We’re now officially less than one month away from my daughter’s 11th birthday. I am pinned between the rock of her ever-increasing independence and growing up-ness (and all the complexities contained in that) and the harsh reality of having gone from a lengthy, not chosen, stint as a stay-at-home-mom who fell completely in love with that job, hard as it was– to a 50+ hours a week working mom. For those who equate tears and struggle with bad– you’d be hard-pressed to categorize how I am. I’m doing great, I’m thrilled, and I feel just awful a lot of the time, and this job, and the things I do at work are the most fun I’ve had in a long, long time work-wise. I mean really, serious fun. And I am, as I said just the other day– bone-tired.
Since I’ve gained confidence on the job, and the first rocky, scary weeks of new-jobness have ended– I’ve turned my attention a little more outward. As a result, I have been bursting into tears quite a lot when I think of the hours and hours I am not getting to be with my daughter. I just can hardly bear it right at the same time I am loving what I do at work. If you could grant me the 48 hour day and she could sleep quietly while I work, I would, I think, be happy. But I cried with my boss on Friday when I realized I was going to have to work all day Friday and then a fair bit over the weekend.
And I burst into tears when I walked through the door at home on Monday night at 8:30. I’d been at the very last of a series of in-the-evening community meetings. And then, at the very end, they decided to schedule another meeting this week that I have to staff– for 5:00 p.m. tomorrow. I literally barely kept it together at the meeting itself when they decided on a second this week. And I will work this weekend while daughter and partner go ahead on a long-planned camping trip to a gorgeous park on a river where it is nearly impossible to even get a permit to go there and camp. Me. I have to miss that. Aaaaachhh.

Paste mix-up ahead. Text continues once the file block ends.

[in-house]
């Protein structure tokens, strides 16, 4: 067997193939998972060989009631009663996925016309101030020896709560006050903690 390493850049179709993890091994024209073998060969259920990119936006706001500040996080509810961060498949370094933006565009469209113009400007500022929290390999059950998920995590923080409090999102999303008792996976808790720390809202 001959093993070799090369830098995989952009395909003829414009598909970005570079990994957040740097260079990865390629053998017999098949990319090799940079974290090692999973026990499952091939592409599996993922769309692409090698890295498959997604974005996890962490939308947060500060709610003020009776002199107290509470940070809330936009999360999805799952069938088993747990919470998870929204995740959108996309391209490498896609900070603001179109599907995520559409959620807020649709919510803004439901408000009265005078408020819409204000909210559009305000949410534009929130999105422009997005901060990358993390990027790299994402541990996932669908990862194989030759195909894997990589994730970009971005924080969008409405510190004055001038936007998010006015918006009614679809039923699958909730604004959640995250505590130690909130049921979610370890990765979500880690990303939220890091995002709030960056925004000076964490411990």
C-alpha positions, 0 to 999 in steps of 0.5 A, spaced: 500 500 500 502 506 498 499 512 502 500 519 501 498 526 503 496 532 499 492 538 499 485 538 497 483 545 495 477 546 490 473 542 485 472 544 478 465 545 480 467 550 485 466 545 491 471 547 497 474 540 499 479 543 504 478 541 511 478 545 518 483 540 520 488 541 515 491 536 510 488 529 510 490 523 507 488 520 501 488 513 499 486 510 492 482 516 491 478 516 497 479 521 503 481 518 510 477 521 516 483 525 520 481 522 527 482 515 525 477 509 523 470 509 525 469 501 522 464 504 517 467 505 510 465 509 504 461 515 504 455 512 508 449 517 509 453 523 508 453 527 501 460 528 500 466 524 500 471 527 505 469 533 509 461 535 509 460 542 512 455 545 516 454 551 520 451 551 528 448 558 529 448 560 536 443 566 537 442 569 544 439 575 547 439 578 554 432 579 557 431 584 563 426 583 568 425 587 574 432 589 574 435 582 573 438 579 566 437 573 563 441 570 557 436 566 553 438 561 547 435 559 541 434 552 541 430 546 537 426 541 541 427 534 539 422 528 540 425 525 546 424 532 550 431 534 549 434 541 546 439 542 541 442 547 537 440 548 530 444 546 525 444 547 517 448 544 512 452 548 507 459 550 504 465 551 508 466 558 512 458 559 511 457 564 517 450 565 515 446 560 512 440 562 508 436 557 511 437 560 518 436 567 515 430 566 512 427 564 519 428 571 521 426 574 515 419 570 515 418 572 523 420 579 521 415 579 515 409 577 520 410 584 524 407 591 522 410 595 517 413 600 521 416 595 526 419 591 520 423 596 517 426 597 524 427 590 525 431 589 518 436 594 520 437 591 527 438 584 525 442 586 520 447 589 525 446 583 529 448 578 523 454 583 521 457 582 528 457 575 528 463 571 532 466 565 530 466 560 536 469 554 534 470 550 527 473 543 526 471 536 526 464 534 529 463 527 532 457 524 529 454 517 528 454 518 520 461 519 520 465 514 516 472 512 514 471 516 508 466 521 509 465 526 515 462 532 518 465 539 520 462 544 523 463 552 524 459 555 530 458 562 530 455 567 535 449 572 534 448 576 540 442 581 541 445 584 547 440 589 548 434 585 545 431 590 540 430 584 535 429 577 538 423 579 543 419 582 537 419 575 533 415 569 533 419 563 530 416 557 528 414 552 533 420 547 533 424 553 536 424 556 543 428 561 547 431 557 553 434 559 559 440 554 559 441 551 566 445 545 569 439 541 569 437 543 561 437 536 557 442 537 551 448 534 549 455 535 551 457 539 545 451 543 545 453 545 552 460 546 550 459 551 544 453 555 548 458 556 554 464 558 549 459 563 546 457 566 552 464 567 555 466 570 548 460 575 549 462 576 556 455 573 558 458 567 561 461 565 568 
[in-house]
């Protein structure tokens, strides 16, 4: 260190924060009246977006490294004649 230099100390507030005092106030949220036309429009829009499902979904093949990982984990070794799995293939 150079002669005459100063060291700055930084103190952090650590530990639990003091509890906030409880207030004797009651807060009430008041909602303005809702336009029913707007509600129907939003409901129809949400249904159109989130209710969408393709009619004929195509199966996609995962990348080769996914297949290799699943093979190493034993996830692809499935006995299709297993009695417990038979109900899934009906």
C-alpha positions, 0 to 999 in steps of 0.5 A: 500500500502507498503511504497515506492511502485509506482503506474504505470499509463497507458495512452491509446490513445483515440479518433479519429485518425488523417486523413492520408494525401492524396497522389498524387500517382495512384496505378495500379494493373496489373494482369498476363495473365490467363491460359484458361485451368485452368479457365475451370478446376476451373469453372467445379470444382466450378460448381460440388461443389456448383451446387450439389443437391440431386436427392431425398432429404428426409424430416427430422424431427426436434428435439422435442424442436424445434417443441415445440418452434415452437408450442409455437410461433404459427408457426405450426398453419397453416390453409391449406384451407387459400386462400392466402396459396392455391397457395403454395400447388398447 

I wasn’t actually with my daughter all the time when I wasn’t working. Sometimes I felt I was barely with her. She went to school and camp and Hebrew school and basketball and drama club and wanted playdates with friends and… she was busy. But I was with her a lot and I was available— and she knew it and I knew it. Being truly available to a young person is kind of like being together though nothing like being together.
I’ve been walking around for days trying to pull up from some distant memory– or some non-existent memory, a phrase I believe I’ve heard, for what I am feeling. If after I write this, you know or want to make up the phrase– please do write me. Comment. It’s something like womb-loss or early-empty-nest but not really either of those. I mean by that, not either of those at all. Something else. It’s a phrase that connotes excruciating, tectonic plate-shifting loss even though it’s really change and not loss at all. Maybe the word I’m looking for is weaning, only it’s me who’s being weaned. She’s busy, interested in her friends, her iPod touch, her YouTube videos, something she calls “alone time”, nail polish, friends, art projects, wrestling, playing hard outside (sometimes) and a whole lot more. She misses me a lot, I know– she cried about it one night last week and I really felt terrible, like I’d let her down. But I miss her more, I really do, though it isn’t a competition. The fact is, this change has been hard on all of us, but then so are life-saving surgery, childbirth, writing and editing a book, starting a marriage or life with a new child, and training for a marathon to name a few. I’m not sure which of those I’m in the midst of, but you get the picture.